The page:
Josh Kaufman is the #1 best selling author of ‘The Personal MBA: Master the Art of Business’ and ‘The First 20 Hours: How to Learn Anything Fast‘. In what has become one of the most viewed TED Talks of all-time, Mr. Kaufman explains how it’s possible to learn anything we want to in only 20 hours. Below are some of his key points from his talk.
Finding the Time
To begin his talk, Mr. Kaufman explains the feeling of not believing he would ever have free time again after the birth of his first child. To Josh Kaufman, this idea was upsetting because he loved learning new things, which takes a significant amount of free time. Mr. Kaufman was even more upset when he read that learning anything new takes 10,000 hours.
Distorting the 10,000 Hour Rule
This idea was upsetting to Mr. Kaufman because 10,000 hours roughly equates to a full-time job, for 5 years. Upon further research however, Mr. Kaufman learned that the 10,000 hour rule applies only to acquiring expert-level proficiency in a subject. In other words, according to Mr. Kaufman, ‘It takes 10,000 hours to get to the top of an ultra-competitive field in a very narrow subject.’ Though this was the original message of the 10,000 hour rule, according to Mr. Kaufman this message had become distorted over the years, resulting in the notion that it takes 10,000 hours to learn something new.
It Only Takes 20 Hours to Learn Something
Josh Kaufman soon found it does not take 10,000 hours to learn anything new. In fact, Mr. Kaufman asserts his research has shown that from starting a new skill, to becoming proficient in it, only takes 20 hours. 20 hours equates to roughly 45 minutes of practice a day, for 1 month. According to Mr. Kaufman, if you put 20 hours of focused deliberate practice into learning something new you will be ‘astounded at how good you are.’
Josh Kaufman’s 4-Step Method to Learning Anything
However, according to Mr. Kaufman there is a proper and intelligent way to practice in order to learn a new skill. In order to do this, Mr. Kaufman offers his 4 Step Method:
1. Deconstruct the Skill – This means deciding exactly what it is you want to learn, then breaking the skill down into smaller and smaller pieces. According to Mr. Kaufman, most skills are made up of other smaller skills so if we can get good at these smaller skills first first, we will be able to get better at the larger skill even more quickly.
2. Learn Enough to Self-Correct – Next, Mr. Kaufman suggests getting 3-5 sources on the subject and referencing them only to self-correct as we practice. To be clear, Mr. Kaufman does not suggest using these resources to procrastinate from the actual practicing of the skill. Instead, Mr. Kaufman asserts it is in the practicing that we learn the skill, so the 3-5 references should only be used to make sure we’re on the right course as we continue to practice.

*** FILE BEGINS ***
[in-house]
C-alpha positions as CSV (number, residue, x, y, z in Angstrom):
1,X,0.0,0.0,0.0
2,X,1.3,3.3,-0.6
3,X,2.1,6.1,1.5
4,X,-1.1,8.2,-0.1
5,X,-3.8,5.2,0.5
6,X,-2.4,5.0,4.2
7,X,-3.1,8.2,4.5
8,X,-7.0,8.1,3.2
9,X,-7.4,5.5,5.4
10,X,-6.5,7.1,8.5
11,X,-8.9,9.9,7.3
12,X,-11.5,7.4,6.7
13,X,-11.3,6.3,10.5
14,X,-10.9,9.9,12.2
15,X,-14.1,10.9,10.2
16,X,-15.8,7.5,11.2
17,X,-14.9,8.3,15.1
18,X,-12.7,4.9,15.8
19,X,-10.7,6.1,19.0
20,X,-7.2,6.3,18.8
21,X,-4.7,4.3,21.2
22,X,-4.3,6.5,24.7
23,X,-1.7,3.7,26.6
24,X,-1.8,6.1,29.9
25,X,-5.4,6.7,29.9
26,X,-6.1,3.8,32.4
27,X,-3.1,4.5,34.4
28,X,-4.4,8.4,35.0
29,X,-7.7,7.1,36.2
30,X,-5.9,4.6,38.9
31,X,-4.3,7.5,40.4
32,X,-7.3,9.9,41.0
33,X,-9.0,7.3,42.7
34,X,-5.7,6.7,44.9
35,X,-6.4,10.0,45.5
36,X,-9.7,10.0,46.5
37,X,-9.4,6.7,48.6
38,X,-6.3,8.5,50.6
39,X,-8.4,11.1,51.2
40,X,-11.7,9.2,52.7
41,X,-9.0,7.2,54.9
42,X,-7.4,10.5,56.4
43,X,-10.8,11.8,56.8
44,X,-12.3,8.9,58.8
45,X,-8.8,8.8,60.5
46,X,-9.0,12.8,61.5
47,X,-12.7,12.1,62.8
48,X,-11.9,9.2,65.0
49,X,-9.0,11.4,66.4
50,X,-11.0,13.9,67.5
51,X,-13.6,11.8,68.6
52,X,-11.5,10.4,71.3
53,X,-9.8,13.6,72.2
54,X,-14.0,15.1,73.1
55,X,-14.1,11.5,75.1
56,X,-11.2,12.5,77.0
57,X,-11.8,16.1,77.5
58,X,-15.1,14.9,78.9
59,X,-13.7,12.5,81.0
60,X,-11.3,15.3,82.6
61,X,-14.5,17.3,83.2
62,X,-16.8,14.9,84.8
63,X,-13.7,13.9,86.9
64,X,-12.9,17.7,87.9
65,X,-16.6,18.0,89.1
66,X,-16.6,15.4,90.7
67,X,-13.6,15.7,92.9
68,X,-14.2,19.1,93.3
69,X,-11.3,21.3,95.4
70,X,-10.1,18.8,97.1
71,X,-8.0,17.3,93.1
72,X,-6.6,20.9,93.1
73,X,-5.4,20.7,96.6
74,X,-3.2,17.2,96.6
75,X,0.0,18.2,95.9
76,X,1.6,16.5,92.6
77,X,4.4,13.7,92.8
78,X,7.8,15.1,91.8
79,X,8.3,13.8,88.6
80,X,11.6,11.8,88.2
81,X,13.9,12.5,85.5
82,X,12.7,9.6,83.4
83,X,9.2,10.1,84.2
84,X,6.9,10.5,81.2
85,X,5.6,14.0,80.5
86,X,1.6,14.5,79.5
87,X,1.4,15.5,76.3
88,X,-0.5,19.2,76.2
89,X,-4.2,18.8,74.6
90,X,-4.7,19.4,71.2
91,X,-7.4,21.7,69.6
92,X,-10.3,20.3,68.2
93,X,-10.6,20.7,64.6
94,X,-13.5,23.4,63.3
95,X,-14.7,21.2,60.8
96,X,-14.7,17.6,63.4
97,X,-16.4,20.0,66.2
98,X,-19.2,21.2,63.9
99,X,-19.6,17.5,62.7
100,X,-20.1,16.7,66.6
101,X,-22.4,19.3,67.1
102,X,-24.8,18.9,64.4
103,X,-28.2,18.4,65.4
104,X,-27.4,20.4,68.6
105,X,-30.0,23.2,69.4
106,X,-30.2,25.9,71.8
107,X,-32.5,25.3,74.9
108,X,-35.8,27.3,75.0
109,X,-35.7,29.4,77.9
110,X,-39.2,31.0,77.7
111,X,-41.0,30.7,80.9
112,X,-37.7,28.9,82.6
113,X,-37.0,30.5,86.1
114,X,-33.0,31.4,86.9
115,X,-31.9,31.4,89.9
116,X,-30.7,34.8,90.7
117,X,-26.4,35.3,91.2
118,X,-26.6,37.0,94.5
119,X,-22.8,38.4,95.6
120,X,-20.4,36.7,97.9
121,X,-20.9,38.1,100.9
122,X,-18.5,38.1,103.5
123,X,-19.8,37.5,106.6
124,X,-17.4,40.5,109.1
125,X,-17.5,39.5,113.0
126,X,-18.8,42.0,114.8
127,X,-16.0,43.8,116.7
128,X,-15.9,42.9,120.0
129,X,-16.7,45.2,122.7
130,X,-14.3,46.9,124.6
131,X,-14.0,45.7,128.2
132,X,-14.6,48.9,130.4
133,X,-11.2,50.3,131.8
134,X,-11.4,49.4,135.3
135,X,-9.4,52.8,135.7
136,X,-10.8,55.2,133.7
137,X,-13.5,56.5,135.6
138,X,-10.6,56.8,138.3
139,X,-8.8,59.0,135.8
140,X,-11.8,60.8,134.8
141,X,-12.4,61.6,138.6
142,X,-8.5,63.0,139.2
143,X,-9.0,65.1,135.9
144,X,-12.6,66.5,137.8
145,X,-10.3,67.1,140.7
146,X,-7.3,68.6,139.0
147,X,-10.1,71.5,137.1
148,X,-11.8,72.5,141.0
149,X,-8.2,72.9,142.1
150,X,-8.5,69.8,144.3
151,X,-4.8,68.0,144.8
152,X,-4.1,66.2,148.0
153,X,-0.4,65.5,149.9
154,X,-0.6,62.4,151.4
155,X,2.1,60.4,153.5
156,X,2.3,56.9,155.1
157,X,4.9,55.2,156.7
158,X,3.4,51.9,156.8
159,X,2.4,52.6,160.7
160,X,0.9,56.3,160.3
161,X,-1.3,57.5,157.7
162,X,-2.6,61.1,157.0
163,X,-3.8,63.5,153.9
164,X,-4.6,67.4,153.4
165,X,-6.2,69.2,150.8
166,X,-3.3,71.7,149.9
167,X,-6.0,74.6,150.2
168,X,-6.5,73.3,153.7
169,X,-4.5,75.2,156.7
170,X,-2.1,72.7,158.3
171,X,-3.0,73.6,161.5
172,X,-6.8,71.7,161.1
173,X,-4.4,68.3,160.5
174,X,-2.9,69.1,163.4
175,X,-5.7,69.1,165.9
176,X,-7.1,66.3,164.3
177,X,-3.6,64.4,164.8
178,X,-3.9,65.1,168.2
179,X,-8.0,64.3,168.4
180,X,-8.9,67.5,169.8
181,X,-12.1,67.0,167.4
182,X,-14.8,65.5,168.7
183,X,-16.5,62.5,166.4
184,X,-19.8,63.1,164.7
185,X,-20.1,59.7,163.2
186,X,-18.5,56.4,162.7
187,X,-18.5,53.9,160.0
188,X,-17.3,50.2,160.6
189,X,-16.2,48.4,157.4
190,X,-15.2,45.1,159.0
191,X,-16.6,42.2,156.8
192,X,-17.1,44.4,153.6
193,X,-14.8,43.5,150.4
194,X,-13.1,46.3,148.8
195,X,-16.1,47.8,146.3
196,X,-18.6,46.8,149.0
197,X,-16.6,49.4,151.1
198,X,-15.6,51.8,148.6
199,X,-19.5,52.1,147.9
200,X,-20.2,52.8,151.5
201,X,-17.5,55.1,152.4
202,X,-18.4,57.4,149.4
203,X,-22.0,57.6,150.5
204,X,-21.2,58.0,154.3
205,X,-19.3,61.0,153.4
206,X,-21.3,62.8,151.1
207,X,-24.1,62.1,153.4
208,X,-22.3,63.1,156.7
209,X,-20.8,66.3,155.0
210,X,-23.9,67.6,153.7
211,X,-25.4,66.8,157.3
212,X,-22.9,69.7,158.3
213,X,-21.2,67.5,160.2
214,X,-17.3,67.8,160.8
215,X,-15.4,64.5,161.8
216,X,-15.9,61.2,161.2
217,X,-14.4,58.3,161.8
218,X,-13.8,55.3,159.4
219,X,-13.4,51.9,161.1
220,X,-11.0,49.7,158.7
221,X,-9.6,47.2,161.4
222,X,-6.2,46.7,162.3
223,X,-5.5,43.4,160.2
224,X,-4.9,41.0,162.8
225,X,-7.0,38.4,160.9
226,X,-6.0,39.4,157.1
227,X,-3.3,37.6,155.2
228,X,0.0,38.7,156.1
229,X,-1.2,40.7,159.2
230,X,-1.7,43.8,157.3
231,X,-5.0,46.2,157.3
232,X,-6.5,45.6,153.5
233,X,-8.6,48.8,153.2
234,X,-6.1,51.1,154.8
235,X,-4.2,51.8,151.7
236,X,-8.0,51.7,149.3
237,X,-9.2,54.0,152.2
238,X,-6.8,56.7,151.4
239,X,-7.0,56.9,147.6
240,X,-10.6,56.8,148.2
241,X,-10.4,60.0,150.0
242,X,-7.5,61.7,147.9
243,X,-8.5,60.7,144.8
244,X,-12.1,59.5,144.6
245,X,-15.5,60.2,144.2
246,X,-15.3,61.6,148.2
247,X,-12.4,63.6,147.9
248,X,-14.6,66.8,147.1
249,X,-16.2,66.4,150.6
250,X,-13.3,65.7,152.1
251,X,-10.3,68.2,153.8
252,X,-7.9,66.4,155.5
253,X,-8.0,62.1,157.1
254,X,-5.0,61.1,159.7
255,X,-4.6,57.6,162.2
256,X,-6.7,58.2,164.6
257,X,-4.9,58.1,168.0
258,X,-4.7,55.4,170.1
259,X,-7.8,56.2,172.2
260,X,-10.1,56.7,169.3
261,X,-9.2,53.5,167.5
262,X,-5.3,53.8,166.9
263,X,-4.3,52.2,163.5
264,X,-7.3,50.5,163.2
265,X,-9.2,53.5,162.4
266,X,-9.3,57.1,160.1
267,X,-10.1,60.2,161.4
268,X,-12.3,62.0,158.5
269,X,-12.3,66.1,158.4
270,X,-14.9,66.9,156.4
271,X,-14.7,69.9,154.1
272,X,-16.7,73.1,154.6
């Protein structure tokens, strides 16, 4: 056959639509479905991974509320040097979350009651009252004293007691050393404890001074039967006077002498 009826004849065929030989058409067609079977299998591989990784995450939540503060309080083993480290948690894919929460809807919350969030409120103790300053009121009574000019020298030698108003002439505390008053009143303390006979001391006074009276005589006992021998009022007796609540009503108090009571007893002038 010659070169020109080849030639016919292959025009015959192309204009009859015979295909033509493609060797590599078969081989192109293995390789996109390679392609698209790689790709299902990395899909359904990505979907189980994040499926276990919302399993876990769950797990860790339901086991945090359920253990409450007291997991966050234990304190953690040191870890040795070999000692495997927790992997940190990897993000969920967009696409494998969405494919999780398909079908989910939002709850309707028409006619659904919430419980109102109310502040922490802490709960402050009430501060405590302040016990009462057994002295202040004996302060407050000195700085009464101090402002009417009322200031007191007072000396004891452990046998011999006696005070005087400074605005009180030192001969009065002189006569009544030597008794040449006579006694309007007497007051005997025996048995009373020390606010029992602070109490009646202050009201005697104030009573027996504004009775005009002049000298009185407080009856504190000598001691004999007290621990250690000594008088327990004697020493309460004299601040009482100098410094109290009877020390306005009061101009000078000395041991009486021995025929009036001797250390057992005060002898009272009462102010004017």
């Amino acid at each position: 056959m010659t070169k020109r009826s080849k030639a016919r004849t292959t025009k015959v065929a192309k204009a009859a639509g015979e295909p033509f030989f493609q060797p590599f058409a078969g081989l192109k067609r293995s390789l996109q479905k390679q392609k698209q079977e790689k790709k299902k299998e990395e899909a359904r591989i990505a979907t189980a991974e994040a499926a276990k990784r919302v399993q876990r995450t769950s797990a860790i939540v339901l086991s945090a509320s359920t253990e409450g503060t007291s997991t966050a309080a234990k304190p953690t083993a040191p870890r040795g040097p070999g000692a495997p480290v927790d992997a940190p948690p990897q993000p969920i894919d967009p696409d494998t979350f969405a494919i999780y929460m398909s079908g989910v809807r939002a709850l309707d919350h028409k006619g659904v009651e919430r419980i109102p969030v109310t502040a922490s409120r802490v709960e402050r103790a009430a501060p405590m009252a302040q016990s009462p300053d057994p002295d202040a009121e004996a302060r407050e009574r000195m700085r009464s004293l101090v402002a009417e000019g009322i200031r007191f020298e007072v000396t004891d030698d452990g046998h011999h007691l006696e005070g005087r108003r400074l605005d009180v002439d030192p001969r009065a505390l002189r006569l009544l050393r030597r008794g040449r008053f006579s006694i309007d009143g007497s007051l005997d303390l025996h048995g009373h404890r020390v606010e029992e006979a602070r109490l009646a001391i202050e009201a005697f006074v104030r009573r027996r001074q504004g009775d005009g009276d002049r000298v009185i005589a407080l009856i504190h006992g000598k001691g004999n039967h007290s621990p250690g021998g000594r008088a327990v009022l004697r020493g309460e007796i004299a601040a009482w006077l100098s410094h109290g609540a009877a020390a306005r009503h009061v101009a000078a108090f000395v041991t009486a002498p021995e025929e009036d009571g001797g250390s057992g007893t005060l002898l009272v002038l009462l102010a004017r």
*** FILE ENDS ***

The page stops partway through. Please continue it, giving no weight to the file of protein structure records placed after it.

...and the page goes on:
3. Remove Barriers to Practice – Again, as stated above the most important thing to learning a new skill is intentional practice. Thus, it is imperative to remove any barriers in the way of this intentional practice. This includes eliminating distractions from TV and internet, and anything else that will prevent us from actually sitting down and do the work.
4. Practice at Least 20 Hours – Again, as stated above 20 hours is about 45 minutes a day for a month. According to Mr. Kaufman, the knowledge that we will acquire the skill we aim to learn if we complete these 20 hours of intentional practice should be enough to motivate us to keep going in order to learn the new skill.
Start at the Beginning
Josh Kaufman suggests if we follow this method, we can learn anything in 20 hours. To test his theory, Mr. Kaufman personally decided he’d learn to play the ukulele. Mr. Kaufman, didn’t own a ukulele, so he said the first few hours consisted of buying the equipment, strings, etc. This is only natural. According to Mr. Kaufman, often the first few hours of learning a new skill are dedicated to acquiring all the tools you will need in order to start practicing.
Putting it Into Practice
Once Mr. Kaufman had his ukulele, had it tuned, and was ready to practice, it was time for him to learn some chords. This seemed overwhelming because the book he had purchased has hundreds of chords in it. However, going back to step 1, Mr. Kaufman broke down these skills down into smaller parts and realized most pop songs were built off the same four basic chords. According to Josh Kaufman, this is similar to most skills: there are some core, simple, building block elements that are really important and used all the time. Thus, if we can learn these core elements, we will go a long way to learning the skill we desire to. By learning these four simple chords, Mr. Kaufman then demonstrated how he was able to learn to play hundreds of recent pop songs.
The Major Barrier is Not Intellectual, It’s Emotional
In closing, Mr. Kaufman suggests, ‘the major barrier to learning something new is not intellectual, it’s emotional’. By this, Mr. Kaufman means it can be easy to become discouraged by the idea of how hard it is to learn something new. However, as Mr. Kaufman asserts, we should take solace in the idea that if we simply put in 20 hours of intentional practice we too can soon learn anything we want.